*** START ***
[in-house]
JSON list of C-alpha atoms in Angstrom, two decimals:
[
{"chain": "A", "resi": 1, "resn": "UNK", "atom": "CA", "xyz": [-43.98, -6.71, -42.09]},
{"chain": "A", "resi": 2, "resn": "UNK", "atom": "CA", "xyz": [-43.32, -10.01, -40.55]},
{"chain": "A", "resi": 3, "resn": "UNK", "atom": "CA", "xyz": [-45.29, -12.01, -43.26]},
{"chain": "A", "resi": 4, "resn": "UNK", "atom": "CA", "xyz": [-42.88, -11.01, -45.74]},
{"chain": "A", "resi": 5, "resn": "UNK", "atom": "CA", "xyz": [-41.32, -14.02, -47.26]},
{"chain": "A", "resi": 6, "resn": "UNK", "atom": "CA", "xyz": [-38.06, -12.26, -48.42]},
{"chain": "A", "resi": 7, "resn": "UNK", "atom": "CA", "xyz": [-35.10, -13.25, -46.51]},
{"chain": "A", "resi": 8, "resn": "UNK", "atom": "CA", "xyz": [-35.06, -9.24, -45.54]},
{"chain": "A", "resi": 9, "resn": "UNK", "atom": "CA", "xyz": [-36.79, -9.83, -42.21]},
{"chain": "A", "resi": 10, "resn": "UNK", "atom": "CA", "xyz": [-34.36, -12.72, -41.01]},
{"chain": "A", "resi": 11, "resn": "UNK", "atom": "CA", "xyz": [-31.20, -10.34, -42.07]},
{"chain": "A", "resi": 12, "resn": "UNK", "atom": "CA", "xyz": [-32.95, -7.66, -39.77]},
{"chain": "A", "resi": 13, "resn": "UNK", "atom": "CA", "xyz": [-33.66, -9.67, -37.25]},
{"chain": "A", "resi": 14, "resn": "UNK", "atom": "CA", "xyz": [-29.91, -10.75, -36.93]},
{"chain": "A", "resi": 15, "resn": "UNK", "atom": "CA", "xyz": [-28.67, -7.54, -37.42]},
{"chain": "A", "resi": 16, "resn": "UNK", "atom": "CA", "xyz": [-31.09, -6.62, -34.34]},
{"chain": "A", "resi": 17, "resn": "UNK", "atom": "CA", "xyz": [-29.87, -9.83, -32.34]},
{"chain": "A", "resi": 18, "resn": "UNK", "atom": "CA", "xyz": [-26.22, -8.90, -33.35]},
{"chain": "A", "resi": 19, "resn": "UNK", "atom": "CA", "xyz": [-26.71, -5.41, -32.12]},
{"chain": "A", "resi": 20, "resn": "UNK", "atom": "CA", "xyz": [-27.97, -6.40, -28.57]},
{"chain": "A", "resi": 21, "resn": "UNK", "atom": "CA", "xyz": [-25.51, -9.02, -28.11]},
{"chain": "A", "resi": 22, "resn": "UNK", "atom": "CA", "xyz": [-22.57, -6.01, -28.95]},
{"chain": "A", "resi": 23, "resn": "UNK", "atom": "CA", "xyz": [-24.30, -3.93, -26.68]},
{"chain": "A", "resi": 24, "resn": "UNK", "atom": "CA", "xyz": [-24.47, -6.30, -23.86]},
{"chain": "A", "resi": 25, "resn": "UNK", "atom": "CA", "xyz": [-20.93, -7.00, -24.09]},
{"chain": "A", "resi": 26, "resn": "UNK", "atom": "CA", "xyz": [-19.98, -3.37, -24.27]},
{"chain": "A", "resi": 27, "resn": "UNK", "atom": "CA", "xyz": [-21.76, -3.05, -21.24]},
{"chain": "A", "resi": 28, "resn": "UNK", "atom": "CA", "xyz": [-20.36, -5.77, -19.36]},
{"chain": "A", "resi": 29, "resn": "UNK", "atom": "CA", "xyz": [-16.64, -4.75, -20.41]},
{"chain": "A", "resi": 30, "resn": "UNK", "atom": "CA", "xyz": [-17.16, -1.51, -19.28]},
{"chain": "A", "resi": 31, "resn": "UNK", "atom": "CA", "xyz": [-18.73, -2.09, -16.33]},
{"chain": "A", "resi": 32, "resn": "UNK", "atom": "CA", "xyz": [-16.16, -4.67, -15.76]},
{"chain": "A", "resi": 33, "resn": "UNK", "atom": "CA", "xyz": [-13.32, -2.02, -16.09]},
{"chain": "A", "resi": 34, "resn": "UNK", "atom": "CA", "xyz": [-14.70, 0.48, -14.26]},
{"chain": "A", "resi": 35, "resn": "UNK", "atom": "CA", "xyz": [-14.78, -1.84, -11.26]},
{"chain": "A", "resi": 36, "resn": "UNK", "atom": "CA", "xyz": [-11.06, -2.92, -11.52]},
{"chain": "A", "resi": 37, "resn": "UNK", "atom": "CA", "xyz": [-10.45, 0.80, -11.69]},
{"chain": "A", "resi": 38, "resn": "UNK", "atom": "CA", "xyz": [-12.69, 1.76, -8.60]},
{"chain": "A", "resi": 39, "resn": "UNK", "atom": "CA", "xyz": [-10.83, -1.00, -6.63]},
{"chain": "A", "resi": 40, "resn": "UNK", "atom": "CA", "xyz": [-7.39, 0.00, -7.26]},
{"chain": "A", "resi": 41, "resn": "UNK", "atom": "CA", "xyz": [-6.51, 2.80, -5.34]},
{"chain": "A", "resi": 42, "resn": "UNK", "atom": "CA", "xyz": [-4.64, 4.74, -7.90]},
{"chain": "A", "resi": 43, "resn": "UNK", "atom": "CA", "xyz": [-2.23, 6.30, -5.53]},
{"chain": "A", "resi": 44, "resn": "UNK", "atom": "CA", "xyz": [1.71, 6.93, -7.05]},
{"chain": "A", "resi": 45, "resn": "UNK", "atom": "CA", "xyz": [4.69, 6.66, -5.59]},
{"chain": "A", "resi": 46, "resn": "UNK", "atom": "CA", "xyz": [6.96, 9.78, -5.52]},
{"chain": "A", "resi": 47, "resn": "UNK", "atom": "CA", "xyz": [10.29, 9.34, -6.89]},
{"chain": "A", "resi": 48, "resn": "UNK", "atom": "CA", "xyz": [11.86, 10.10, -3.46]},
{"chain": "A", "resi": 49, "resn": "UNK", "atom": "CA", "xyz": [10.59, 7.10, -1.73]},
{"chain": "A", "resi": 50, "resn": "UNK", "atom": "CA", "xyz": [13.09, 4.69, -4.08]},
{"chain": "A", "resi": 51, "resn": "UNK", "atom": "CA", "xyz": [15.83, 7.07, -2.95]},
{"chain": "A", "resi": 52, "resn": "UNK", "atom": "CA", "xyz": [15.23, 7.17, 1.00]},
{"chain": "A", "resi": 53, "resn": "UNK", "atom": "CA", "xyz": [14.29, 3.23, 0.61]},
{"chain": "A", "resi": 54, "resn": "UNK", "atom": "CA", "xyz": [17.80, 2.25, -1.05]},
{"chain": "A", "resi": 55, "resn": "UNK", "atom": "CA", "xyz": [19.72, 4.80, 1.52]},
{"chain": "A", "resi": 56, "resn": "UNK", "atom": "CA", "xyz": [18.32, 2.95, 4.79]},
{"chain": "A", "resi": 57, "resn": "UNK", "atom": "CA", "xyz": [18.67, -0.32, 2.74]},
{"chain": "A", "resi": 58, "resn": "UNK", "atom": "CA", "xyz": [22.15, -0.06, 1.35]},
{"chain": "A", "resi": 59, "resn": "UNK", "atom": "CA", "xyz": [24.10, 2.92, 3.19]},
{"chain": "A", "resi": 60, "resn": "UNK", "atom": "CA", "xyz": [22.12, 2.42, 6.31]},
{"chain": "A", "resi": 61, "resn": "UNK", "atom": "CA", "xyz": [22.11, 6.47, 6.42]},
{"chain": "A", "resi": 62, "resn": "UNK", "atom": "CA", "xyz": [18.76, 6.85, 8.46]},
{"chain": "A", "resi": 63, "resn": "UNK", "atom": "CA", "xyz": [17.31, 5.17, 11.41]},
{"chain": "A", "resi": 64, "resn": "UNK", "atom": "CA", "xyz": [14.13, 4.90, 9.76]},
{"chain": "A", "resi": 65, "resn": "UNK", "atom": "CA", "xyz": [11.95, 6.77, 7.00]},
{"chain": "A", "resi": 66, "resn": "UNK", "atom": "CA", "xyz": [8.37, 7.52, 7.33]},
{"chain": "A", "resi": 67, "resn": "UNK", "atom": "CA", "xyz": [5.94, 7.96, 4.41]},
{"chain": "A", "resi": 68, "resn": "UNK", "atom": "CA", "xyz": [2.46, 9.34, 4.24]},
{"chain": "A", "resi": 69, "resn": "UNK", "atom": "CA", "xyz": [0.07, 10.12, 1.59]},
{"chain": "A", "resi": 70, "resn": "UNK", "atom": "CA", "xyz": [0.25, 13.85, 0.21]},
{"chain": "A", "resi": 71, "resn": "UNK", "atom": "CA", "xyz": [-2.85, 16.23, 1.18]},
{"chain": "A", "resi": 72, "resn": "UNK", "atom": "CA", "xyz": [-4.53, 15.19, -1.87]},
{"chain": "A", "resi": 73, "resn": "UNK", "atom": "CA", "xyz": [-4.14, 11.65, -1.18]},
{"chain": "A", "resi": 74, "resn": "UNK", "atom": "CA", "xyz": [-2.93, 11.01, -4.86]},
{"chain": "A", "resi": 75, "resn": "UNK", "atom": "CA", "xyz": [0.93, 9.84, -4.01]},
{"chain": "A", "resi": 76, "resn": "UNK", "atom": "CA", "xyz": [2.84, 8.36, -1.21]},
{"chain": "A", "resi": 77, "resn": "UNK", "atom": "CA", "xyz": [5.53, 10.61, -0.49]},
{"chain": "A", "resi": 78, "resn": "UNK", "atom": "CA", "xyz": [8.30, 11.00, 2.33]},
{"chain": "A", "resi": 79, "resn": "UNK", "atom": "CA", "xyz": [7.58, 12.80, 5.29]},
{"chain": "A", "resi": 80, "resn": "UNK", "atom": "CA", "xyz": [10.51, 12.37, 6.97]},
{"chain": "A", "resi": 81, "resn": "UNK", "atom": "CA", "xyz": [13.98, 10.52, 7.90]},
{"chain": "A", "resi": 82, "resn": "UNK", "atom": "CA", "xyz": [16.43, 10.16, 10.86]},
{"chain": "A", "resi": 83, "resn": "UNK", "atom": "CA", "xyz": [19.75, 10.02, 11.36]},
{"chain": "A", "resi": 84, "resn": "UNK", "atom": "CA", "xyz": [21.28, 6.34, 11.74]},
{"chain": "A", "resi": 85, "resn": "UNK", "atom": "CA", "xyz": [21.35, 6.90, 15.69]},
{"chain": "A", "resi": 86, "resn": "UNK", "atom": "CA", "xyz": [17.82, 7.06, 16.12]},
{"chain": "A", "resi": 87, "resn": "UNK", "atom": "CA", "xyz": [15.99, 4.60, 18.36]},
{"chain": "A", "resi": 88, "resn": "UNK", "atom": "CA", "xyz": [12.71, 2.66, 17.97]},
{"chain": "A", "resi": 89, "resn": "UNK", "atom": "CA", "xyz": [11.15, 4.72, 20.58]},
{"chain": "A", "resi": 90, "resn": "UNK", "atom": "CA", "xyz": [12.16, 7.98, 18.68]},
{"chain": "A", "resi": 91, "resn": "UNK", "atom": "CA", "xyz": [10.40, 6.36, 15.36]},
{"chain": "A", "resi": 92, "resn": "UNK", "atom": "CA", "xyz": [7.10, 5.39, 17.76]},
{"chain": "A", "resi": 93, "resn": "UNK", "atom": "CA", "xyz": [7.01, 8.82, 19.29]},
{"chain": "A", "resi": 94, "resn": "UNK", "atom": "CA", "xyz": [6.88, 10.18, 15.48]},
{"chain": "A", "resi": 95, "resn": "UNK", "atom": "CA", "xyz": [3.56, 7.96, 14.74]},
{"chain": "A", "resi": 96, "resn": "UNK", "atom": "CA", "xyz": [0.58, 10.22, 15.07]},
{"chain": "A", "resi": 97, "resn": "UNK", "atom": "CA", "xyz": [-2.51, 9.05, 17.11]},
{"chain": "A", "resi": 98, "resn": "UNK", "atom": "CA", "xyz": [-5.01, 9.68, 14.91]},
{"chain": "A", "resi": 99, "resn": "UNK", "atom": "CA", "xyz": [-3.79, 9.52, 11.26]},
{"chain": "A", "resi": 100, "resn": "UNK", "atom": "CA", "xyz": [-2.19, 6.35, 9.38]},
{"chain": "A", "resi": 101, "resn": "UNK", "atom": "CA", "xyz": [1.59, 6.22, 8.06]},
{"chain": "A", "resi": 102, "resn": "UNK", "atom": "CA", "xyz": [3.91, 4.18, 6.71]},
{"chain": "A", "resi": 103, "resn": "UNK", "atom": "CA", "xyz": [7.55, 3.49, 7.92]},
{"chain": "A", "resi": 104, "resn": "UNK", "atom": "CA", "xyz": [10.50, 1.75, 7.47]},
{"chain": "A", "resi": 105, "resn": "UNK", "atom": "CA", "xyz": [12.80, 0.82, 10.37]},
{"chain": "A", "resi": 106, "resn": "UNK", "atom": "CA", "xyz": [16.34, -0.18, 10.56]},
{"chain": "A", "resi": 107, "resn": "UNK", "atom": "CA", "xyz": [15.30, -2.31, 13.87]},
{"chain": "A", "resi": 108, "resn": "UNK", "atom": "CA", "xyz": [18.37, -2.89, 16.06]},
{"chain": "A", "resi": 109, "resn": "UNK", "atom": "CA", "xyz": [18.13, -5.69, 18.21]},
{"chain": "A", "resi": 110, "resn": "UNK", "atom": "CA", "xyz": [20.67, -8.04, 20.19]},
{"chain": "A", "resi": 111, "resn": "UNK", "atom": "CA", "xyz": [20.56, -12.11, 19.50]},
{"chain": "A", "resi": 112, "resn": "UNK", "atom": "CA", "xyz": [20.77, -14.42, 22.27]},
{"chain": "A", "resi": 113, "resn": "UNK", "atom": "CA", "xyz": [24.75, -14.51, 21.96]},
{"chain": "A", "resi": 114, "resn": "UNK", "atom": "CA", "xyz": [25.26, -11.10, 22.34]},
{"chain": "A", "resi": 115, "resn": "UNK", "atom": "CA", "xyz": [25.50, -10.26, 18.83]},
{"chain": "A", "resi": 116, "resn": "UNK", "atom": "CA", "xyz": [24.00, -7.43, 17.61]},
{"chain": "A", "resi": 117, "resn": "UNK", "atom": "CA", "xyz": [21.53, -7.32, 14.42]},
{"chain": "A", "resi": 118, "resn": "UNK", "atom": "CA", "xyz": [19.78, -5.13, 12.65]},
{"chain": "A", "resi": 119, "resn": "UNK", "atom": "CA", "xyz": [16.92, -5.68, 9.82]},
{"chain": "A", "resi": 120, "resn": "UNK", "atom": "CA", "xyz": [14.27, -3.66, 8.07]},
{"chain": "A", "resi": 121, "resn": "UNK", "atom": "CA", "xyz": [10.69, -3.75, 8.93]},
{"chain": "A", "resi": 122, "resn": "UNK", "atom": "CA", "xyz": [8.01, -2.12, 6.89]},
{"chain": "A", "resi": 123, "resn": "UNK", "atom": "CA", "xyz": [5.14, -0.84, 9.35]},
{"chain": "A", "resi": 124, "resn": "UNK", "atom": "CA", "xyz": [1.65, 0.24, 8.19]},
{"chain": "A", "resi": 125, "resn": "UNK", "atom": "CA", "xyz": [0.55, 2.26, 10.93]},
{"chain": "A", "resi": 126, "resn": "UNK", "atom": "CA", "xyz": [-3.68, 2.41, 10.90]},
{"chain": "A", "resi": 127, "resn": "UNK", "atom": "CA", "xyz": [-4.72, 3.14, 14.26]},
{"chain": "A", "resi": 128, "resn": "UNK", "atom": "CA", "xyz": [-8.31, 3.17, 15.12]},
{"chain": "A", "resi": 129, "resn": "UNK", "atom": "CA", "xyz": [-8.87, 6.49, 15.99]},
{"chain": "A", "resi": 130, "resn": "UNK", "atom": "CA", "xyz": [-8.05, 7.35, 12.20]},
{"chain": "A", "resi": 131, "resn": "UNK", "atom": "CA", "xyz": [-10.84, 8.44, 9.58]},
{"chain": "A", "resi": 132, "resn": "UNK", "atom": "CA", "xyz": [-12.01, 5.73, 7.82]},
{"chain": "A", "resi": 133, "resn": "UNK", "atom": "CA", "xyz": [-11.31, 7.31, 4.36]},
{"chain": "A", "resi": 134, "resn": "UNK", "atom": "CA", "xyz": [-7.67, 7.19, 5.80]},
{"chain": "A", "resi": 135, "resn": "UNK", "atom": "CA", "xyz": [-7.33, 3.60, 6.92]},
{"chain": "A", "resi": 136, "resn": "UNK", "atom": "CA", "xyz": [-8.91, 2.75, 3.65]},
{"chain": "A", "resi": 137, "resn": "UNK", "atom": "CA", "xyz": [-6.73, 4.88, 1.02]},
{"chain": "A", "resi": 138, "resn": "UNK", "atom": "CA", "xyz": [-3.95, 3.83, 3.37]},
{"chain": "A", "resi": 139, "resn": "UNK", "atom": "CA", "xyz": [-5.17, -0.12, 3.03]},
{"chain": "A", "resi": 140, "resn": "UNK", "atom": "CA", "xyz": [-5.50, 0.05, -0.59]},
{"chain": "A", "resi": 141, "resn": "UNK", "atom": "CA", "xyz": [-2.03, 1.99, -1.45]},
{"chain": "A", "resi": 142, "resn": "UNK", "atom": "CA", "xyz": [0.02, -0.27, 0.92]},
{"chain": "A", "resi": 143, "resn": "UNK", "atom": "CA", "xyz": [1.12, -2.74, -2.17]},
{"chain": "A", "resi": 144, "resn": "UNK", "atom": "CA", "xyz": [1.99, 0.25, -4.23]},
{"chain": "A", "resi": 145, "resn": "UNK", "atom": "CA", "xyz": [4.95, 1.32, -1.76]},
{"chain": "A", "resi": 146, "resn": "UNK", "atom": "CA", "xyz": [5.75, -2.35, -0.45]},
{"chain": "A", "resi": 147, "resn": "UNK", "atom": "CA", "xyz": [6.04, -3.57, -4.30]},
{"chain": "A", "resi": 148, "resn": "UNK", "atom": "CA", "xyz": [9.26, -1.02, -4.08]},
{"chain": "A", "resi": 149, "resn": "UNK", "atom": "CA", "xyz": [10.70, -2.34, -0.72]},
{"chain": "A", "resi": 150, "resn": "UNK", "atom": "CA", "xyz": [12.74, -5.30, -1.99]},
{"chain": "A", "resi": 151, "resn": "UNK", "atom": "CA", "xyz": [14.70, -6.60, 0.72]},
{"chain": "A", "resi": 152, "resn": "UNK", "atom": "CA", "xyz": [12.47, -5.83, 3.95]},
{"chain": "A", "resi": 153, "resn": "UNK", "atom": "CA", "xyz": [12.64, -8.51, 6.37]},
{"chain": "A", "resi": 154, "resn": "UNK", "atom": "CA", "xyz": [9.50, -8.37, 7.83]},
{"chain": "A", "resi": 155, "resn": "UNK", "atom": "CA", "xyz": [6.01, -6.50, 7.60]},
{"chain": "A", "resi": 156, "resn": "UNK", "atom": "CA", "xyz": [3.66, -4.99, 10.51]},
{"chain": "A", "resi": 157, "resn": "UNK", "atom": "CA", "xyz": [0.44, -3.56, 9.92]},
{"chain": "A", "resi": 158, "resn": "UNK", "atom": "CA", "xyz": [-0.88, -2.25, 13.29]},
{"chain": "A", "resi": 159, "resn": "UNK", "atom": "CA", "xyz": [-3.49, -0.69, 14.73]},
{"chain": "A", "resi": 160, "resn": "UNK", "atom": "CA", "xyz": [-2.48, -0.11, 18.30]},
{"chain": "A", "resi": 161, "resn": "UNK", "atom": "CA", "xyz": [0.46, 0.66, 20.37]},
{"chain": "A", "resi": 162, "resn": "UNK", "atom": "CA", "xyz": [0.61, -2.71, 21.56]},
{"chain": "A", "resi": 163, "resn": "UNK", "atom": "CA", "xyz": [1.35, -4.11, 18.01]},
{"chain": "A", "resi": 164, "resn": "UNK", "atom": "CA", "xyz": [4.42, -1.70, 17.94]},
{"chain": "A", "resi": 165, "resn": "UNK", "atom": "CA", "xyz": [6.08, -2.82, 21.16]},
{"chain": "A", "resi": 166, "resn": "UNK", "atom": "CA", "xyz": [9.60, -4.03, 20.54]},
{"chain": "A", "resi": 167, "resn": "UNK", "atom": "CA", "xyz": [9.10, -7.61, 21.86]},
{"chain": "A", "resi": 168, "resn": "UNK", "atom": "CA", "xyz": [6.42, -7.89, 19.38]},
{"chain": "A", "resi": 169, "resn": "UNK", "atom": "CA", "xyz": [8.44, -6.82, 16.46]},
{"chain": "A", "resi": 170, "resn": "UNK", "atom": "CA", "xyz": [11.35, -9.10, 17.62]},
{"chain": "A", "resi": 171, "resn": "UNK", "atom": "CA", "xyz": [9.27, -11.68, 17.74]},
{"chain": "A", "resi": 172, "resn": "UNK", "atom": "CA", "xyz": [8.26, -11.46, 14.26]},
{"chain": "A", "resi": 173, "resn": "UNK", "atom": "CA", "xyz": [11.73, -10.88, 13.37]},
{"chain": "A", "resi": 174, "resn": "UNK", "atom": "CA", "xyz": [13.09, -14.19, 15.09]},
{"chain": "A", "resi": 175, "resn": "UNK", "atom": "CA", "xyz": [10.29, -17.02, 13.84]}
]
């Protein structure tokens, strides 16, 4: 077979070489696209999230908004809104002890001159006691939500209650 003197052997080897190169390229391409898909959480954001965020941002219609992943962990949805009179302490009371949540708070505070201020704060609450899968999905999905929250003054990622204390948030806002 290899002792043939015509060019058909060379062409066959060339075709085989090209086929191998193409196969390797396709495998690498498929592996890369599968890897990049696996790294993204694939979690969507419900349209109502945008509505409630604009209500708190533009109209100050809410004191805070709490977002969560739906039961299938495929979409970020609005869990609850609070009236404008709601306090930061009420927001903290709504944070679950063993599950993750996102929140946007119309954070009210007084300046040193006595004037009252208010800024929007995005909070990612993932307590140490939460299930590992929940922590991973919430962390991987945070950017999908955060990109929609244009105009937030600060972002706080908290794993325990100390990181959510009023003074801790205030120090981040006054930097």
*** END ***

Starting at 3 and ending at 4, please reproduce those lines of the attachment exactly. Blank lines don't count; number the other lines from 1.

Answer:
[
{"chain": "A", "resi": 1, "resn": "UNK", "atom": "CA", "xyz": [-43.98, -6.71, -42.09]},